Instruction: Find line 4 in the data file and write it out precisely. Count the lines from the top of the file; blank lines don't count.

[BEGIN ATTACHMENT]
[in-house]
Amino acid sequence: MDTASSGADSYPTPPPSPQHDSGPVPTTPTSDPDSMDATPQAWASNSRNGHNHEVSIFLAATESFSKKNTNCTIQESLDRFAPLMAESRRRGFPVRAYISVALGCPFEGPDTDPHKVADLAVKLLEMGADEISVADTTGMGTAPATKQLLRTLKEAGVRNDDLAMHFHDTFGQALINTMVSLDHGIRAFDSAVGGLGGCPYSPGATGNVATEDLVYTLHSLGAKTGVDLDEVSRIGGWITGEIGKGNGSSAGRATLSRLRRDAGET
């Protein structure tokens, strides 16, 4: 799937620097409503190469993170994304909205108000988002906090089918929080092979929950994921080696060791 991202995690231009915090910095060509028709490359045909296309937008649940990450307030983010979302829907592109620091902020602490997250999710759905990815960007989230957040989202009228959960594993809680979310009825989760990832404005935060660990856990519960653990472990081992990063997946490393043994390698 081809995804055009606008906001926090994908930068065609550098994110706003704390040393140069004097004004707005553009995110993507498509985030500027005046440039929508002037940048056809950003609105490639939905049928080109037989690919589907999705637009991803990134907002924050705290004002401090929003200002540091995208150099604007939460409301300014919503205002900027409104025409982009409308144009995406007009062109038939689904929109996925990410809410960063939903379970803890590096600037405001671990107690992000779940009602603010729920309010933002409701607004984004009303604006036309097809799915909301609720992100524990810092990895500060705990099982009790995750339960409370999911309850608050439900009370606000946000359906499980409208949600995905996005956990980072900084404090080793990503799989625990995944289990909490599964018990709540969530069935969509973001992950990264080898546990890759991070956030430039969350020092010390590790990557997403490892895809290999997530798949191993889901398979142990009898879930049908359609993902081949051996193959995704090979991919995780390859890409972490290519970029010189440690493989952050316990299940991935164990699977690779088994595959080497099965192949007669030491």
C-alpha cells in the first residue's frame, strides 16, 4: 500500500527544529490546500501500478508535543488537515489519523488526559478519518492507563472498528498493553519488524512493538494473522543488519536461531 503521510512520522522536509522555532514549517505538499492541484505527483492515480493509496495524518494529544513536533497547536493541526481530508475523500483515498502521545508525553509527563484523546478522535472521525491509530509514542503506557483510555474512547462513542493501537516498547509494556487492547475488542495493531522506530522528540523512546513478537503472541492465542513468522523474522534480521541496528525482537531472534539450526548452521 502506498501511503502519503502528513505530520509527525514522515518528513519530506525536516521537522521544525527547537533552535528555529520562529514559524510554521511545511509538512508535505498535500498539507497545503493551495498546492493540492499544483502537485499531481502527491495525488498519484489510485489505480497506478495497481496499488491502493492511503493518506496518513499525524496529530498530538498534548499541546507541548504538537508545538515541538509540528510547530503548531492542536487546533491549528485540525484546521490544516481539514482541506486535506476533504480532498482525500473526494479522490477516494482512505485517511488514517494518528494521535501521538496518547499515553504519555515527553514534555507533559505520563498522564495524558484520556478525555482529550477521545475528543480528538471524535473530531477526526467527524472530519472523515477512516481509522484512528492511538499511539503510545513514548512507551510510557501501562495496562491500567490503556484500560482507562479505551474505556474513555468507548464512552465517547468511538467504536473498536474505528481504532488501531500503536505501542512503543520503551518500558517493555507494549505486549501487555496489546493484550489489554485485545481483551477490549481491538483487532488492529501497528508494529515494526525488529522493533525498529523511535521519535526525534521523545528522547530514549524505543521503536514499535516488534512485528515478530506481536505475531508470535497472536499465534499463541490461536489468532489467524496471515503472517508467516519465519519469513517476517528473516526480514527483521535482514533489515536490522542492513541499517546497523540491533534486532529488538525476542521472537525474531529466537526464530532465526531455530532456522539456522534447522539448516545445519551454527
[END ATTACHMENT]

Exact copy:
C-alpha cells in the first residue's frame, strides 16, 4: 500500500527544529490546500501500478508535543488537515489519523488526559478519518492507563472498528498493553519488524512493538494473522543488519536461531 503521510512520522522536509522555532514549517505538499492541484505527483492515480493509496495524518494529544513536533497547536493541526481530508475523500483515498502521545508525553509527563484523546478522535472521525491509530509514542503506557483510555474512547462513542493501537516498547509494556487492547475488542495493531522506530522528540523512546513478537503472541492465542513468522523474522534480521541496528525482537531472534539450526548452521 502506498501511503502519503502528513505530520509527525514522515518528513519530506525536516521537522521544525527547537533552535528555529520562529514559524510554521511545511509538512508535505498535500498539507497545503493551495498546492493540492499544483502537485499531481502527491495525488498519484489510485489505480497506478495497481496499488491502493492511503493518506496518513499525524496529530498530538498534548499541546507541548504538537508545538515541538509540528510547530503548531492542536487546533491549528485540525484546521490544516481539514482541506486535506476533504480532498482525500473526494479522490477516494482512505485517511488514517494518528494521535501521538496518547499515553504519555515527553514534555507533559505520563498522564495524558484520556478525555482529550477521545475528543480528538471524535473530531477526526467527524472530519472523515477512516481509522484512528492511538499511539503510545513514548512507551510510557501501562495496562491500567490503556484500560482507562479505551474505556474513555468507548464512552465517547468511538467504536473498536474505528481504532488501531500503536505501542512503543520503551518500558517493555507494549505486549501487555496489546493484550489489554485485545481483551477490549481491538483487532488492529501497528508494529515494526525488529522493533525498529523511535521519535526525534521523545528522547530514549524505543521503536514499535516488534512485528515478530506481536505475531508470535497472536499465534499463541490461536489468532489467524496471515503472517508467516519465519519469513517476517528473516526480514527483521535482514533489515536490522542492513541499517546497523540491533534486532529488538525476542521472537525474531529466537526464530532465526531455530532456522539456522534447522539448516545445519551454527